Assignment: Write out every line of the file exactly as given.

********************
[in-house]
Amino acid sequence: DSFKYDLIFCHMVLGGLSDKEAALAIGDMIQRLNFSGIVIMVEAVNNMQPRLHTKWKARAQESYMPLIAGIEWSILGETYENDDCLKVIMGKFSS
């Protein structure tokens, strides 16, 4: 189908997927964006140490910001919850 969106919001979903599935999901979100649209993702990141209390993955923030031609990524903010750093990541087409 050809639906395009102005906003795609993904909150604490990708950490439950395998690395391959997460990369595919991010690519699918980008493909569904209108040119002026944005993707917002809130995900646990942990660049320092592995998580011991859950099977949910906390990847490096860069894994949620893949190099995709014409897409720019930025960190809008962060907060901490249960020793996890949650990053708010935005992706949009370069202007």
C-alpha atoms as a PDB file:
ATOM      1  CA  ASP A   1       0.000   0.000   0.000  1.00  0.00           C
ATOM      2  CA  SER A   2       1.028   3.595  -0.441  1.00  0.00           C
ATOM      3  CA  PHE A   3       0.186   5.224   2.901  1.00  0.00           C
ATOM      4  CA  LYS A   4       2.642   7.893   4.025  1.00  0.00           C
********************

[in-house]
Amino acid sequence: DSFKYDLIFCHMVLGGLSDKEAALAIGDMIQRLNFSGIVIMVEAVNNMQPRLHTKWKARAQESYMPLIAGIEWSILGETYENDDCLKVIMGKFSS
């Protein structure tokens, strides 16, 4: 189908997927964006140490910001919850 969106919001979903599935999901979100649209993702990141209390993955923030031609990524903010750093990541087409 050809639906395009102005906003795609993904909150604490990708950490439950395998690395391959997460990369595919991010690519699918980008493909569904209108040119002026944005993707917002809130995900646990942990660049320092592995998580011991859950099977949910906390990847490096860069894994949620893949190099995709014409897409720019930025960190809008962060907060901490249960020793996890949650990053708010935005992706949009370069202007």
C-alpha atoms as a PDB file:
ATOM      1  CA  ASP A   1       0.000   0.000   0.000  1.00  0.00           C
ATOM      2  CA  SER A   2       1.028   3.595  -0.441  1.00  0.00           C
ATOM      3  CA  PHE A   3       0.186   5.224   2.901  1.00  0.00           C
ATOM      4  CA  LYS A   4       2.642   7.893   4.025  1.00  0.00           C